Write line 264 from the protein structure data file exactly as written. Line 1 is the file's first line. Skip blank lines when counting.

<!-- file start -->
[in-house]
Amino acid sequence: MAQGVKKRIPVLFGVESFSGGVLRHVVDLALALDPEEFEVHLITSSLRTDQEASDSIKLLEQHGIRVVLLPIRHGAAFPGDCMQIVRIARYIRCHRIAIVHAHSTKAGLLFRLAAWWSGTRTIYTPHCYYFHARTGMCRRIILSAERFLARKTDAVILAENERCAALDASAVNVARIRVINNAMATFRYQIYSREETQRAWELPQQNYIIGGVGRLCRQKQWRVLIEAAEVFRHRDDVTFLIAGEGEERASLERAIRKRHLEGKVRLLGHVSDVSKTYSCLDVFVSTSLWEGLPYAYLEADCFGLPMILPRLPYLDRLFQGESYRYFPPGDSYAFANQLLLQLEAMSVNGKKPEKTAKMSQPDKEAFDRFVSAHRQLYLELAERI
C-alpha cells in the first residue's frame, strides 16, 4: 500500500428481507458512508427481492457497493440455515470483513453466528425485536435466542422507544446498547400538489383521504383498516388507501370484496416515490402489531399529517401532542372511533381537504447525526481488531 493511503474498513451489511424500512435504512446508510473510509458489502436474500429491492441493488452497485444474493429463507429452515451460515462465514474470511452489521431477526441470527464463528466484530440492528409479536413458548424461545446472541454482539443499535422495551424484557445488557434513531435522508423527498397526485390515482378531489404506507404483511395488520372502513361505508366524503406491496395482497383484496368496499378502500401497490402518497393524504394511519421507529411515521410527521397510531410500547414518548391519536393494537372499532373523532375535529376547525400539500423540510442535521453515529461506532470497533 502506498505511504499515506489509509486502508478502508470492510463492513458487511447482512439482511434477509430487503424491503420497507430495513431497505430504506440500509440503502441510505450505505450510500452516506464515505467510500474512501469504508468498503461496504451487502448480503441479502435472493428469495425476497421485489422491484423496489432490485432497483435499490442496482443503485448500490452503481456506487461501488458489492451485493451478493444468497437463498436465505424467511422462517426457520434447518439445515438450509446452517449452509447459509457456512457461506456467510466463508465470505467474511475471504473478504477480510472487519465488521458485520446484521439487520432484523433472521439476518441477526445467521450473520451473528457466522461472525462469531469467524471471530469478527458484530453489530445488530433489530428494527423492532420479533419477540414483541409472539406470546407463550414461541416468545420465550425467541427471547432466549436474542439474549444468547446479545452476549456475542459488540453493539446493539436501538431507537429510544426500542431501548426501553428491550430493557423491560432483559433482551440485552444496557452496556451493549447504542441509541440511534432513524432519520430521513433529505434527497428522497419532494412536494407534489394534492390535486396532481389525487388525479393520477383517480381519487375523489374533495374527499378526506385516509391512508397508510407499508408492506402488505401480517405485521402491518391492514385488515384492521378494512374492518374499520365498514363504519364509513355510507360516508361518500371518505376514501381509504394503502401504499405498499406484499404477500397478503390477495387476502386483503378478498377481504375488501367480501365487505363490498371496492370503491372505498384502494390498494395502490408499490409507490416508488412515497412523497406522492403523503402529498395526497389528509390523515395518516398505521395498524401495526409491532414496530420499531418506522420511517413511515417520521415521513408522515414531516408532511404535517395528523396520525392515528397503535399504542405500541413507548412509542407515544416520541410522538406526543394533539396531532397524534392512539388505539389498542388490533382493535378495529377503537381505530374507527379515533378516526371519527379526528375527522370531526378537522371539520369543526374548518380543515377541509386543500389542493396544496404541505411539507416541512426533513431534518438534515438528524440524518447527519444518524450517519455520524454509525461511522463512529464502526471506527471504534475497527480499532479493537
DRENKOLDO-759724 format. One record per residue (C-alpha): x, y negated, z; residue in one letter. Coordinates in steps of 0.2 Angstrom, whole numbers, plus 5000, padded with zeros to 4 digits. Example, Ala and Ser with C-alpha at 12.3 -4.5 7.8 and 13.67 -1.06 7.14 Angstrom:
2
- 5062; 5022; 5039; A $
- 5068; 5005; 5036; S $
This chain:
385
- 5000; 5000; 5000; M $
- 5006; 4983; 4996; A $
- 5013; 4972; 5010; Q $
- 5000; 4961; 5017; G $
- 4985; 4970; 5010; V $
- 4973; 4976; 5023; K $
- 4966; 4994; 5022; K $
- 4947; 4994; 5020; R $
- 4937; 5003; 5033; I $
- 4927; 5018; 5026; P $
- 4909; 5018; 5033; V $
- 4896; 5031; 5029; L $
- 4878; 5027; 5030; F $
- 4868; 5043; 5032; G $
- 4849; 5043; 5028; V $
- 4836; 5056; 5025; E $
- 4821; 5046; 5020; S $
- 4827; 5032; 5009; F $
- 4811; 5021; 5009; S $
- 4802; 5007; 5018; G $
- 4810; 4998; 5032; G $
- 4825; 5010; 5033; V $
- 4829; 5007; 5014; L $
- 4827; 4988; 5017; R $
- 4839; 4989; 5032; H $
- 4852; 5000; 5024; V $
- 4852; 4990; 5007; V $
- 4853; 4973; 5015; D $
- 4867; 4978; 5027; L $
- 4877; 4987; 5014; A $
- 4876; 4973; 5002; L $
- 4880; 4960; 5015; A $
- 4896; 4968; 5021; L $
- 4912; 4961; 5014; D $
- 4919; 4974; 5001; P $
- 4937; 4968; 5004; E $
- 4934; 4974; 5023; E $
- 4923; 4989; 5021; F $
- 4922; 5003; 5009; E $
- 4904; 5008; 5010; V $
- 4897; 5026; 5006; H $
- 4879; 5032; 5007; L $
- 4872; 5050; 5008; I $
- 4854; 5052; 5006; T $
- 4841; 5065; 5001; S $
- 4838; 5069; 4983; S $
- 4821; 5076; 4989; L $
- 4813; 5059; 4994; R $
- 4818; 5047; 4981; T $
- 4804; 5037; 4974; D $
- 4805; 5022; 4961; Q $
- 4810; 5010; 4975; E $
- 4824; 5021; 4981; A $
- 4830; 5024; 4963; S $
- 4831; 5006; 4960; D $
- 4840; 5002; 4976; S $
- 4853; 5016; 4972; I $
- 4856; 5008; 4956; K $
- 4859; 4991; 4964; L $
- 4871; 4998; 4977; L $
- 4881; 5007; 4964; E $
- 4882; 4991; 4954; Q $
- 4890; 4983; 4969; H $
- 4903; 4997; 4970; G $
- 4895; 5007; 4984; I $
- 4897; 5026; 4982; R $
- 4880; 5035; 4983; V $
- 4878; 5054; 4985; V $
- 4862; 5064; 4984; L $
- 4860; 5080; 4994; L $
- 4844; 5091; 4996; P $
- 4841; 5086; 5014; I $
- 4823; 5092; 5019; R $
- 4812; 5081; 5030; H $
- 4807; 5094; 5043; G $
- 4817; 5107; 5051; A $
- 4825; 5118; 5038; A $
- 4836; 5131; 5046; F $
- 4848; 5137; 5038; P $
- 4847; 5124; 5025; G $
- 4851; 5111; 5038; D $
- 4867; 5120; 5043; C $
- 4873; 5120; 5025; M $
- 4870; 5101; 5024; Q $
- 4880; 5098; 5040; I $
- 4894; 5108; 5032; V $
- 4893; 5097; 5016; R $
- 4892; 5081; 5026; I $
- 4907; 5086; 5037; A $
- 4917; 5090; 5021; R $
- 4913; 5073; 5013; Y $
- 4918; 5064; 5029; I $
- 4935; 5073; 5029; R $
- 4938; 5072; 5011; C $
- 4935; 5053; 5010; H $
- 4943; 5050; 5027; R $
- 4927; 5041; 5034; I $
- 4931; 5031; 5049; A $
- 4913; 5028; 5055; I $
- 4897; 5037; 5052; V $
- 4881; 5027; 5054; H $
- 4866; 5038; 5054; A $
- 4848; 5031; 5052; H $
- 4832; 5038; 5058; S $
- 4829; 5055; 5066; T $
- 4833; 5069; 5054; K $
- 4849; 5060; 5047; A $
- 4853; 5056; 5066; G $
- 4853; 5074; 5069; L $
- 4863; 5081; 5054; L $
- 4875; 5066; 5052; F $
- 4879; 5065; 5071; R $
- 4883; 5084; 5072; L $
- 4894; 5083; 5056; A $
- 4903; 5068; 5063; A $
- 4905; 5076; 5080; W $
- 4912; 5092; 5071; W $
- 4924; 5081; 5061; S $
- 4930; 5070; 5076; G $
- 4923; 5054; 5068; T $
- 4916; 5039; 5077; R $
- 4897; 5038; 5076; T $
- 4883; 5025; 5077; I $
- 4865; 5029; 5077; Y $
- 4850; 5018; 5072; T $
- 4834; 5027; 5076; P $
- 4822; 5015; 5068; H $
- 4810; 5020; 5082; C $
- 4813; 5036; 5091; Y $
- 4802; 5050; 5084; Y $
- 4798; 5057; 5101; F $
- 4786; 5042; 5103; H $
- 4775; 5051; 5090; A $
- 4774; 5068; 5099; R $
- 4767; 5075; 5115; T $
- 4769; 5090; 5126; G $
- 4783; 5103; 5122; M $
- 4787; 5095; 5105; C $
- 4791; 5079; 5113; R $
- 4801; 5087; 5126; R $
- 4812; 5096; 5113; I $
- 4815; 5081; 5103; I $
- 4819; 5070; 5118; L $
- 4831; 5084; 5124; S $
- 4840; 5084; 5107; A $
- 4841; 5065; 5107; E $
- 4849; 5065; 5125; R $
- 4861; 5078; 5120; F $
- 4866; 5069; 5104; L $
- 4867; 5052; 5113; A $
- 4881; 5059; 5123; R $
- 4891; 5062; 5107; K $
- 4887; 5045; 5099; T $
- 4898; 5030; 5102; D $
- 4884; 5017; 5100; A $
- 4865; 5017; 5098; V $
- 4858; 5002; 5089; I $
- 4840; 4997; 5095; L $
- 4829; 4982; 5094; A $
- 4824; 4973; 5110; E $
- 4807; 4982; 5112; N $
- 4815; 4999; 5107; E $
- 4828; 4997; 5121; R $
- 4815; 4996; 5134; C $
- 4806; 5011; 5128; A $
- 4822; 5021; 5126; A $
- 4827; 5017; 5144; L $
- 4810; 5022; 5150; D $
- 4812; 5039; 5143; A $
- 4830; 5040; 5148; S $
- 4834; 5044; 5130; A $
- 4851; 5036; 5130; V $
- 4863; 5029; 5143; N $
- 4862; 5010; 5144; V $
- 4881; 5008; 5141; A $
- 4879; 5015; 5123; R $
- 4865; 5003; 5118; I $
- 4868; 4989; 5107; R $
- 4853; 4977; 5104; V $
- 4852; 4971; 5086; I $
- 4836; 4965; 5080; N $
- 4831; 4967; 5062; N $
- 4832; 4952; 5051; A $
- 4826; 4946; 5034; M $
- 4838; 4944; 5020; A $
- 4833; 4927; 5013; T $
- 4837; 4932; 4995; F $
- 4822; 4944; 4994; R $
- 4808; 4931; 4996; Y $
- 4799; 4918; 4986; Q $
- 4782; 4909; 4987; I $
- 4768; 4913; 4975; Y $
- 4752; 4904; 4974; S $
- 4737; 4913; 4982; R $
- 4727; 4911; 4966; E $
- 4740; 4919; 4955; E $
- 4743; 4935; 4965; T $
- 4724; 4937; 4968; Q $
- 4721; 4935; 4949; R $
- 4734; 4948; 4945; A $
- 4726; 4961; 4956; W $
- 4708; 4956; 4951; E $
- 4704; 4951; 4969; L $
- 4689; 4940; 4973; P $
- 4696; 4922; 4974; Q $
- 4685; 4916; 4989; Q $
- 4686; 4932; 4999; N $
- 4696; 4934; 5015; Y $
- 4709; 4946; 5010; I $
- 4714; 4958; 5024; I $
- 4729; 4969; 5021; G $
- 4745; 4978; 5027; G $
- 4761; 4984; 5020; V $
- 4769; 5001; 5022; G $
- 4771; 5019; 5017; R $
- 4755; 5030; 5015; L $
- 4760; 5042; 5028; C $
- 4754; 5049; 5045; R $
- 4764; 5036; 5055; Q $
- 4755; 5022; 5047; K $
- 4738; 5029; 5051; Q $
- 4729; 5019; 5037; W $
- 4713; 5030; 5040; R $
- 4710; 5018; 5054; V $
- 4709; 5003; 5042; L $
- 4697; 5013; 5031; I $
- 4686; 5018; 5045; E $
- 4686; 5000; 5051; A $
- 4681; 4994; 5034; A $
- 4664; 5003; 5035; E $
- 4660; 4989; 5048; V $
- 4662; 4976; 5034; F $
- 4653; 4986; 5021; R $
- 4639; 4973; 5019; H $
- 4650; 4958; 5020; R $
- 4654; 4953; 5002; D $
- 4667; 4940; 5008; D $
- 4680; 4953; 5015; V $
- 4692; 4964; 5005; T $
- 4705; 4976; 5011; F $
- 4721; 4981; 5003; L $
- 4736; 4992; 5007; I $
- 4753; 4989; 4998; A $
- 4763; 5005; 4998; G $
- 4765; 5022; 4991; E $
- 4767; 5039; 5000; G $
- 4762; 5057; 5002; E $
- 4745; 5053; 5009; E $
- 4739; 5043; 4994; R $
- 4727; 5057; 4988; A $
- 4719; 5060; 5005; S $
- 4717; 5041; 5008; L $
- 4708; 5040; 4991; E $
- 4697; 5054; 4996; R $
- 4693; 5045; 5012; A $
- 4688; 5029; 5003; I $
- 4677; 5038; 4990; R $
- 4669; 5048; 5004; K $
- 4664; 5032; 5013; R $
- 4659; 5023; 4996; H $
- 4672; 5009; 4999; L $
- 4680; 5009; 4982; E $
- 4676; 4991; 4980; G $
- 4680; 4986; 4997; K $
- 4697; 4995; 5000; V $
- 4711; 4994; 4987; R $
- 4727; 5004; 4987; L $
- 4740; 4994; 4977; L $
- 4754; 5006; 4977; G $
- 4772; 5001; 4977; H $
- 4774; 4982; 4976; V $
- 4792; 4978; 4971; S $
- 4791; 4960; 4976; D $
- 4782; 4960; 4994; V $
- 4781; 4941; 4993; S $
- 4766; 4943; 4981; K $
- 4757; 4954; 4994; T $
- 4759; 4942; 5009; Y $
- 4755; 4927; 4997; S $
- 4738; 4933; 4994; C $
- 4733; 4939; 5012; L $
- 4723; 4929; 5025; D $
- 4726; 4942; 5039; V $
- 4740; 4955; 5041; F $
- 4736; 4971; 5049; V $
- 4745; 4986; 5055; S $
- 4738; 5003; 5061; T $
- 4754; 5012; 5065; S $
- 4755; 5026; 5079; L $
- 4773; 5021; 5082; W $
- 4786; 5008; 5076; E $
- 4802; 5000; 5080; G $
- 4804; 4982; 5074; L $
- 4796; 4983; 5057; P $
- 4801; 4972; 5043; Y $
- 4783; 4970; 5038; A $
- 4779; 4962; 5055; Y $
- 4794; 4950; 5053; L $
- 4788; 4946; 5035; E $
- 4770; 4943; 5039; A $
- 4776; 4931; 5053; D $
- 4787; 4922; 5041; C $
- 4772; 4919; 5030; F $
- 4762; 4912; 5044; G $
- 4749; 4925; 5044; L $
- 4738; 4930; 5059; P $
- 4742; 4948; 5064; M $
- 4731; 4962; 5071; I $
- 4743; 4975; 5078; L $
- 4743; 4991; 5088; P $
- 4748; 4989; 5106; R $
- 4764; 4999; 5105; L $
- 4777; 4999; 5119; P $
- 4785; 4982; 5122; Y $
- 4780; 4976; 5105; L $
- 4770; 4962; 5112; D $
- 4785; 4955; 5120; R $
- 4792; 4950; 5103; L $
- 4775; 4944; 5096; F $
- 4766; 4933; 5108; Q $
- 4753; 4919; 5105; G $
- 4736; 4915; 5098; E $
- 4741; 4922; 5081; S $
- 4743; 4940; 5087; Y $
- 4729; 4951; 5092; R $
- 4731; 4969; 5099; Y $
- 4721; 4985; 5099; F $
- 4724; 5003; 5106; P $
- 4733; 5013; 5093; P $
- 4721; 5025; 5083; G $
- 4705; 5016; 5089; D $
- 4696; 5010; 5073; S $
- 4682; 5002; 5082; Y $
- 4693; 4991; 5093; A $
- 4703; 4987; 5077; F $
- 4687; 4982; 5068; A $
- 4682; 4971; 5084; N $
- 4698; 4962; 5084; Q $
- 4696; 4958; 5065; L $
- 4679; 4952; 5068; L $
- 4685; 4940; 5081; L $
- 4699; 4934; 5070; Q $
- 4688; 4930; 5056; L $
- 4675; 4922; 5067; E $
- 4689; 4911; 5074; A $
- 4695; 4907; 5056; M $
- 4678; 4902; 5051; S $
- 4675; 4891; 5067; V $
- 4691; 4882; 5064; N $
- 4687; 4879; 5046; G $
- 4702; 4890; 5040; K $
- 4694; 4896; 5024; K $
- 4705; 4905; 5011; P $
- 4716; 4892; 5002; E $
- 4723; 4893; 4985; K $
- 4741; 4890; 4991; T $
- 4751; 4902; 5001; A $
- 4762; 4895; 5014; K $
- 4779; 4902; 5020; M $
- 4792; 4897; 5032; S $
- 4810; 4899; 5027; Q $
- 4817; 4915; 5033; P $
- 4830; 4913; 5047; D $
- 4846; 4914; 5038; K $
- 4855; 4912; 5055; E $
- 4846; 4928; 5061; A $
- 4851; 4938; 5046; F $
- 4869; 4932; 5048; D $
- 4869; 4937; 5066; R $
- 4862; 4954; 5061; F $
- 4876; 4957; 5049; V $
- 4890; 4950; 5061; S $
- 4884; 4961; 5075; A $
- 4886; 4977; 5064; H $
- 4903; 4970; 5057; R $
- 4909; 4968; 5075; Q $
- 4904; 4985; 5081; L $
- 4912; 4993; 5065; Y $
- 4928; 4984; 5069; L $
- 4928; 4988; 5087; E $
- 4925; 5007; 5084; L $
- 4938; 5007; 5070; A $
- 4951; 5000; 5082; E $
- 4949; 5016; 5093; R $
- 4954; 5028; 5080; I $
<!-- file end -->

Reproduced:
- 4693; 5045; 5012; A $